Issues by Topic

Collections of featured articles from Socialist Worker on pressing issues
The people's history reading list
Howard Zinn's comprehensive reading list for activists interested in making their own history.

PDF's to download and print
NATURAL AND UNNATURAL DISASTERS: How U.S. policy has impoverished and devastated Haiti

The U.S. war on Afghanistan

ISR guide to The People Speak
International Socialist Review magazine provides a list of related historical articles to accompany The People Speak, a documentary inspired by Howard Zinn and Anthony Arnove's anthology Voices of a People's History of the United States.


About Us

The ISO is committed to building a left alternative to a world of racism,  poverty, war, and environmental destruction. Socialism­ a society where people come before profit—built from the bottom up through the struggles of ordinary people against exploitation, oppression, and injustice—is desperately needed.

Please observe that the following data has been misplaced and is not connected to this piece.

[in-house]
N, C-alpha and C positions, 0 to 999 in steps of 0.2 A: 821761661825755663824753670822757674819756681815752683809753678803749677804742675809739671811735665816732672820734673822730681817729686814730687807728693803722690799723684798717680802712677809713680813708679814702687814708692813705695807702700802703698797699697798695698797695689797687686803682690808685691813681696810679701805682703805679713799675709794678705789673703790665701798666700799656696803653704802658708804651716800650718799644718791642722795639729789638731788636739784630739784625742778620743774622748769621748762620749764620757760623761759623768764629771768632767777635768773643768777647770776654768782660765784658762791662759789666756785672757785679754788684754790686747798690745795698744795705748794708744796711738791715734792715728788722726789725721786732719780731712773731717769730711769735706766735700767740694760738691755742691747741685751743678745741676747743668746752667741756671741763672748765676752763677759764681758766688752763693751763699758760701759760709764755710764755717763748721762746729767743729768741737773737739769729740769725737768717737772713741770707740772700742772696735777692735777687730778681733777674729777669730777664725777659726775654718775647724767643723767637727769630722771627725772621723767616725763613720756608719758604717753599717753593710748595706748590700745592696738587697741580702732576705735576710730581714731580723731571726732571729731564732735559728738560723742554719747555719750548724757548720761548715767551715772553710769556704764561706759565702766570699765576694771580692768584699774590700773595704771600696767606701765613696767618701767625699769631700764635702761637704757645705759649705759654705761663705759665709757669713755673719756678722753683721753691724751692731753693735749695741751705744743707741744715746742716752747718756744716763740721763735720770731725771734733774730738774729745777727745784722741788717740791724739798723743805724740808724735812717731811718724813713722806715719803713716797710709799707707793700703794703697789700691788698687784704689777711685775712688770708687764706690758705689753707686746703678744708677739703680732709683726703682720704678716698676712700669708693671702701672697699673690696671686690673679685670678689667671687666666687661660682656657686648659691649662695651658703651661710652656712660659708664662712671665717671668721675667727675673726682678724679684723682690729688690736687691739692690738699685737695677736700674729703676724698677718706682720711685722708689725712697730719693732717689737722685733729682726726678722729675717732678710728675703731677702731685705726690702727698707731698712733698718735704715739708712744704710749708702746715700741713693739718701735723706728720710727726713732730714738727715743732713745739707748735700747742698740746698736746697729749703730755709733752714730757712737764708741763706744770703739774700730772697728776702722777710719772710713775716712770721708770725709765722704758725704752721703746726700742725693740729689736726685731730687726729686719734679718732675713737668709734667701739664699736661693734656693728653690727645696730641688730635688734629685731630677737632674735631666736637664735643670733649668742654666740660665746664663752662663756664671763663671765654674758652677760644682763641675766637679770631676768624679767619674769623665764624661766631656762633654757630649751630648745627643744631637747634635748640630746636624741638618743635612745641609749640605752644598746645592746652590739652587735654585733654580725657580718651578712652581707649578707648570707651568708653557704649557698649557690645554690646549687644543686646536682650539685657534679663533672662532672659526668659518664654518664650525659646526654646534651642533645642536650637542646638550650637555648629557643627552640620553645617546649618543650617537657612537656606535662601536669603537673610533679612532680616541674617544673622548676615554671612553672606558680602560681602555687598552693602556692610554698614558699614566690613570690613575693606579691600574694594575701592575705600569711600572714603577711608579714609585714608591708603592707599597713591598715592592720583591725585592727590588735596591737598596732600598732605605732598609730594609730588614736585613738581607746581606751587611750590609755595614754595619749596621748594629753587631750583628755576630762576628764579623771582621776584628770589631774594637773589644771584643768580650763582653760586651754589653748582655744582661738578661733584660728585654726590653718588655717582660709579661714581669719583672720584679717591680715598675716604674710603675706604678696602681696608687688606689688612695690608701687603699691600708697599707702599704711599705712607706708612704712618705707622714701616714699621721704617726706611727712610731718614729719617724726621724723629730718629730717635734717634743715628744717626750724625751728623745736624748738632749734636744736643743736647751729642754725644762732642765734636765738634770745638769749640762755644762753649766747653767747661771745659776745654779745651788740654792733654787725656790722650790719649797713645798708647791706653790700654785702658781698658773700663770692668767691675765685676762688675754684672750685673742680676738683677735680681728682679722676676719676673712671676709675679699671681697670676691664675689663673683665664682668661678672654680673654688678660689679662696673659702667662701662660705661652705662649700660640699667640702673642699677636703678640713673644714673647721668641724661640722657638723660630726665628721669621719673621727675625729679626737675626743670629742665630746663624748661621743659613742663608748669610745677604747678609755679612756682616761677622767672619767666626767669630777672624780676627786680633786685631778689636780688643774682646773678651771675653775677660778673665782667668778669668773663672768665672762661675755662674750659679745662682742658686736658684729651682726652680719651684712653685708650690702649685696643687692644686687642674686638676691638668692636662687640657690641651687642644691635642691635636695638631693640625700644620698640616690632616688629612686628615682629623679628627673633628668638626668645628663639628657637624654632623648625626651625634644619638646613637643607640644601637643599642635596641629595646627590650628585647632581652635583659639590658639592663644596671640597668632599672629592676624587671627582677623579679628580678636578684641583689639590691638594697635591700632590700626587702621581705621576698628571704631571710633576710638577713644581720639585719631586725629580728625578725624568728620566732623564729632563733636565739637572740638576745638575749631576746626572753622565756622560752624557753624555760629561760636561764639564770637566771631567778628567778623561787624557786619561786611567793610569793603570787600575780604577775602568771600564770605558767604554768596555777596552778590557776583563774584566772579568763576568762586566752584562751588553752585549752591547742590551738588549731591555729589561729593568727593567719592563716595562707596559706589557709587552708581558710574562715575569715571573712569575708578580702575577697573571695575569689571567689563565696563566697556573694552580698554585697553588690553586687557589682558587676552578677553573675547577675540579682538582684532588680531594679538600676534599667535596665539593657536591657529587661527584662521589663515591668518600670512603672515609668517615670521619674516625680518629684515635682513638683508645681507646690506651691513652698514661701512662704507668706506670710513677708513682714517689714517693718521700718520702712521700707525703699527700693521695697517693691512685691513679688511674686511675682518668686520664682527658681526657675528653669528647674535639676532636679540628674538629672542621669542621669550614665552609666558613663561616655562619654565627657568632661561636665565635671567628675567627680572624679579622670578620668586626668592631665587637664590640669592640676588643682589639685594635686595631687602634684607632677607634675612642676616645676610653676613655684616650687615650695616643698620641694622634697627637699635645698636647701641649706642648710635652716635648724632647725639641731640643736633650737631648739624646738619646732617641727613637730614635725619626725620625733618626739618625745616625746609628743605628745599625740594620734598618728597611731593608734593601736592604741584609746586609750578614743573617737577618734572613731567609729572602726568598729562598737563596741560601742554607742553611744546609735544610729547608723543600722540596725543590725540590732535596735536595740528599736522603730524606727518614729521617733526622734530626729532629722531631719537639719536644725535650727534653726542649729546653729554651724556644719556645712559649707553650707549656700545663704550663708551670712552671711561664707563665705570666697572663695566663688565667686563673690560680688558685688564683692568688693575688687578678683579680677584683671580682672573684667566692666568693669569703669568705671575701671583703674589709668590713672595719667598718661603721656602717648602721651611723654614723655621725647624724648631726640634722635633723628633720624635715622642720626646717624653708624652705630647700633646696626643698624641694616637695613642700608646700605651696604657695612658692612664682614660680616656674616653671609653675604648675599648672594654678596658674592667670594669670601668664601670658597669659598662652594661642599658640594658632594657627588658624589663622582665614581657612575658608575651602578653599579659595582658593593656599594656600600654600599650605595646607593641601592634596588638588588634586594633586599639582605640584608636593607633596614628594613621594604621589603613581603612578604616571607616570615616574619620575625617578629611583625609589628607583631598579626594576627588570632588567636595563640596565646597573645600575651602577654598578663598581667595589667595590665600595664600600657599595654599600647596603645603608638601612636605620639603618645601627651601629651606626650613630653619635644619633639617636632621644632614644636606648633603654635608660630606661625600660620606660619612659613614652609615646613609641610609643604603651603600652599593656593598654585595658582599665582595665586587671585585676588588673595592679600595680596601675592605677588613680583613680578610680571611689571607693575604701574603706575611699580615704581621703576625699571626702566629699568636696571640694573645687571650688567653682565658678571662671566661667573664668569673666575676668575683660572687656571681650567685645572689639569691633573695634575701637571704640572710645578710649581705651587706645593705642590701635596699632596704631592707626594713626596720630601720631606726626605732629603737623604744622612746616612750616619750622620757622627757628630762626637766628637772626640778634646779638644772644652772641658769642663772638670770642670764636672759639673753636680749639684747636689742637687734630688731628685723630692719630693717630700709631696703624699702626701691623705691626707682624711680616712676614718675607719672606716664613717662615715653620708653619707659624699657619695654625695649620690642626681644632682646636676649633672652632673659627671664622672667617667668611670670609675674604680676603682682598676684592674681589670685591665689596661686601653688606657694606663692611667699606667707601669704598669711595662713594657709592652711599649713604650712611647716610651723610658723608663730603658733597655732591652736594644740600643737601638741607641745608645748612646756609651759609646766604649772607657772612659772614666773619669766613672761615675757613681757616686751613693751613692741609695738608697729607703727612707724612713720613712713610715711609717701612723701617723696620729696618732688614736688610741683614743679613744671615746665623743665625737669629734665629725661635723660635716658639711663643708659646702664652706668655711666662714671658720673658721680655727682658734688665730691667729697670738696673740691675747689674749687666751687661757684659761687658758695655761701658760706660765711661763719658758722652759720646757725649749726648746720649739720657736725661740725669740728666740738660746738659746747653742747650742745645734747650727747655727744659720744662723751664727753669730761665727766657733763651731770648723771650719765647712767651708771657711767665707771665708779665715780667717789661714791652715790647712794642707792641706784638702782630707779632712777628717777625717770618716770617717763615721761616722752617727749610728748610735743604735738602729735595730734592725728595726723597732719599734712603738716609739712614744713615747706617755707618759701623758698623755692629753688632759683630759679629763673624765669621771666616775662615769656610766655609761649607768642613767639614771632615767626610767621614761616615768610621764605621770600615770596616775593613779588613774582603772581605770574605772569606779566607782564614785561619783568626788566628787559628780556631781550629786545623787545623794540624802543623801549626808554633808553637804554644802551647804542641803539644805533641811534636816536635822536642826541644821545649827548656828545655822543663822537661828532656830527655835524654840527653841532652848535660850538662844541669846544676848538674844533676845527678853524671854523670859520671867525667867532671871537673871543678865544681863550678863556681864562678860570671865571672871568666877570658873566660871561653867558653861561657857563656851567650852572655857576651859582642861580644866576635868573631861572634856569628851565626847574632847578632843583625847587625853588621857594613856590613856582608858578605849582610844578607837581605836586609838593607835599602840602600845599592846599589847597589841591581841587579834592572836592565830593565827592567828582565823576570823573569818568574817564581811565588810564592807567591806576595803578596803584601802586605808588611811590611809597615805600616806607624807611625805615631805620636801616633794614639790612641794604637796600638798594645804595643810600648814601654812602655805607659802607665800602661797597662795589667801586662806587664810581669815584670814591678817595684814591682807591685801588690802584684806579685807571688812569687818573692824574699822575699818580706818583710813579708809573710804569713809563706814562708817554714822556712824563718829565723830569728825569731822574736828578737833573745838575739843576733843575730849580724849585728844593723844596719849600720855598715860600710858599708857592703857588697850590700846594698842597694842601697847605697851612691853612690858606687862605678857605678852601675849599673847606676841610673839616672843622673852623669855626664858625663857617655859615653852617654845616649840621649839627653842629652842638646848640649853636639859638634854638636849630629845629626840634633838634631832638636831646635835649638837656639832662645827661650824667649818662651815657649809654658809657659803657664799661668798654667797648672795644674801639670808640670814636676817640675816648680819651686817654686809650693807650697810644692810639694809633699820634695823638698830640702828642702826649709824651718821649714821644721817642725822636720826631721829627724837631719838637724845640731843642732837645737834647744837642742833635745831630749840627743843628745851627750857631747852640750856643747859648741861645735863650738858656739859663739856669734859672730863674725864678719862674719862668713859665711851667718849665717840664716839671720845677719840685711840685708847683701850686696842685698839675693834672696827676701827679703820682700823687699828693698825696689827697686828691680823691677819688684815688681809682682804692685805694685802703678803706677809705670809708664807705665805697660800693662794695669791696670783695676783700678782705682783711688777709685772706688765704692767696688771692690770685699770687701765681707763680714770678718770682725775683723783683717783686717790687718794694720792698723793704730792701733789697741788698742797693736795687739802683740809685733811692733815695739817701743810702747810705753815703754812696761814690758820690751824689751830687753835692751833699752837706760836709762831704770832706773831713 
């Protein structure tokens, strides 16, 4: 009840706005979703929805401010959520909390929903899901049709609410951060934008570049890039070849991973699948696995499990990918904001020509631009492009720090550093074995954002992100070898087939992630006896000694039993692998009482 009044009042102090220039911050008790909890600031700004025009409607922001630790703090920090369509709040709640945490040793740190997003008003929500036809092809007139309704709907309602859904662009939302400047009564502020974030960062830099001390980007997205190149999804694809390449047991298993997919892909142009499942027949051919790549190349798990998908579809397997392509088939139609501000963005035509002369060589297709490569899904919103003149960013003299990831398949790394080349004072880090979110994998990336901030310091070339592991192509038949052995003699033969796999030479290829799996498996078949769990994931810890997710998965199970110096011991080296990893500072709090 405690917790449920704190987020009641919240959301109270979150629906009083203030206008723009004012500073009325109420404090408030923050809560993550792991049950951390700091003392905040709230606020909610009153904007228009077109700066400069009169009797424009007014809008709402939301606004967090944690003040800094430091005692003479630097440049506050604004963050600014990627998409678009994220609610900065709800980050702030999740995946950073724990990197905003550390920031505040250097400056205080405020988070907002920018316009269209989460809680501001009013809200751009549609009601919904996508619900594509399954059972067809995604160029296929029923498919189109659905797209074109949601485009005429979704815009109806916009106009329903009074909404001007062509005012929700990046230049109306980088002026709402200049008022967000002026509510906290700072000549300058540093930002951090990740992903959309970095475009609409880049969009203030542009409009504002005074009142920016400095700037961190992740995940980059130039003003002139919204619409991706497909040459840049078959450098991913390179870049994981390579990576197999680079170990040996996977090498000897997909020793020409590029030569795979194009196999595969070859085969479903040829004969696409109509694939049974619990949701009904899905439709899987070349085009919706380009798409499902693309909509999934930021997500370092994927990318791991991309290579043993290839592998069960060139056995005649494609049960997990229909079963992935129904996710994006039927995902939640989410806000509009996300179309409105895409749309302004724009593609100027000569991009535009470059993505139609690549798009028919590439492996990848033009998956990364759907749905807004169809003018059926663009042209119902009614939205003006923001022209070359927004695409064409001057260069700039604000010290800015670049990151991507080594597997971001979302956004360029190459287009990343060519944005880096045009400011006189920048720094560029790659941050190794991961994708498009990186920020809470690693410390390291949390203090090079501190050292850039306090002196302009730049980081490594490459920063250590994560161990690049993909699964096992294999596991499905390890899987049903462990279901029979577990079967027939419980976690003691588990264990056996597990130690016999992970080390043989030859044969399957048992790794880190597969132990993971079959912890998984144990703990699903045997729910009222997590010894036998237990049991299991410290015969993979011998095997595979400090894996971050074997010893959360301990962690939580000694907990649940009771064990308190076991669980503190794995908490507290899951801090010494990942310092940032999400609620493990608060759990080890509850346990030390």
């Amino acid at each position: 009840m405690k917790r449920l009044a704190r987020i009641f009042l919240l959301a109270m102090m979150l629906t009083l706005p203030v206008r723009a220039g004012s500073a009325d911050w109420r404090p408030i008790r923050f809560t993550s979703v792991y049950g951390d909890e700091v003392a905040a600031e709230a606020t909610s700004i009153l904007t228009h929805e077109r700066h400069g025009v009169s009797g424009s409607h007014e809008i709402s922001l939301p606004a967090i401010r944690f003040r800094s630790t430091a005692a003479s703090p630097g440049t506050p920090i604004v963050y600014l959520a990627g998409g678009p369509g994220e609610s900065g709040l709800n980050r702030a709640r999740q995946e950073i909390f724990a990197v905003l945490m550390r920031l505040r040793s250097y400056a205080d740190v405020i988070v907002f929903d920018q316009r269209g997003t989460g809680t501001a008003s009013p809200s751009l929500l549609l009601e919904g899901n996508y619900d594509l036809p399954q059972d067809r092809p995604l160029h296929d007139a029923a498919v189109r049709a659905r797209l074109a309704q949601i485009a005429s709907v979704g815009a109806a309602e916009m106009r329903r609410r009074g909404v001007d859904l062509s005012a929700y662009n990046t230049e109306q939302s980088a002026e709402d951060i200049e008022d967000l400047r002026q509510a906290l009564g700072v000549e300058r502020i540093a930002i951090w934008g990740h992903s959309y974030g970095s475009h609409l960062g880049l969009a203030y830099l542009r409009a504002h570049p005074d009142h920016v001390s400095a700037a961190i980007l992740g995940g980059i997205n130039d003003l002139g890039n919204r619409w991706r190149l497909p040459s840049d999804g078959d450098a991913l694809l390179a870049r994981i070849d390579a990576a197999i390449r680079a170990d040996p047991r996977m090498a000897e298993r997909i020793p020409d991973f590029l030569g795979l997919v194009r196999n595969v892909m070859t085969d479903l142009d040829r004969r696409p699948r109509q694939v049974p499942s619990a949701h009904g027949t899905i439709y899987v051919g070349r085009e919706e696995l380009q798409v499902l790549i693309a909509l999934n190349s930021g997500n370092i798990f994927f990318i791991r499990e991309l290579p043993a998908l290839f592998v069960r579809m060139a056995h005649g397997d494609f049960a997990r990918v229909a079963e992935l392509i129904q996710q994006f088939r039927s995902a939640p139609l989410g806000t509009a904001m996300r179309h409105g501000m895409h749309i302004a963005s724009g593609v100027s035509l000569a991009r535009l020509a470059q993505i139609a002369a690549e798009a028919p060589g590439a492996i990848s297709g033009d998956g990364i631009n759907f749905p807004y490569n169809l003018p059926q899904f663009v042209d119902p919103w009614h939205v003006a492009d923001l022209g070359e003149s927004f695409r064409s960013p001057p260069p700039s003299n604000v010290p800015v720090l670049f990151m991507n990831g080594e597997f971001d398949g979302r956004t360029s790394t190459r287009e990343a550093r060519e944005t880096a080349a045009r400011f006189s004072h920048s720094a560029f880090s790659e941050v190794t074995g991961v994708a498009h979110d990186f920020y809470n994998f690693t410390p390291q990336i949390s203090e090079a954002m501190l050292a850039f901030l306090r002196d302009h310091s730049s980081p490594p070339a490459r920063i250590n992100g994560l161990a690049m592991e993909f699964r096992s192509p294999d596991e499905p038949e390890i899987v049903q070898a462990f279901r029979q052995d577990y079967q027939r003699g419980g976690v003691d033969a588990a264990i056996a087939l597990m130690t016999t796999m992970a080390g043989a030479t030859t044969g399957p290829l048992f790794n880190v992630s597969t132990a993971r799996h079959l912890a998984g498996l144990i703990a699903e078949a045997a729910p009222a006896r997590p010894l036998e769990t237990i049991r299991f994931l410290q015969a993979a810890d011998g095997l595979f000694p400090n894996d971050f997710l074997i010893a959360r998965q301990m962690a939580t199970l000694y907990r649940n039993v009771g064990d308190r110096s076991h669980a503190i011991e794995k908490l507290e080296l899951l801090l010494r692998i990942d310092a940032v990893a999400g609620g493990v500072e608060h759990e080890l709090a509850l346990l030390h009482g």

We have branches and members in more than 65 cities across the country whose members are involved in helping to build a number of struggles: the movement to stop war and occupation, fights against racism and anti-immigrant scapegoating, the struggle for women's rights like the right to choose abortion, opposing anti-gay bigotry, and standing up for workers' rights.

The UW ISO Branch is part of the Student Worker Coalition fighting the budget cuts at UW, we participate in S.O.L.E. & Seattle OUTProtest in the struggle for LGBT rights, contribute to Ruckus, as well as the fight city-wide against teacher layoffs and school closures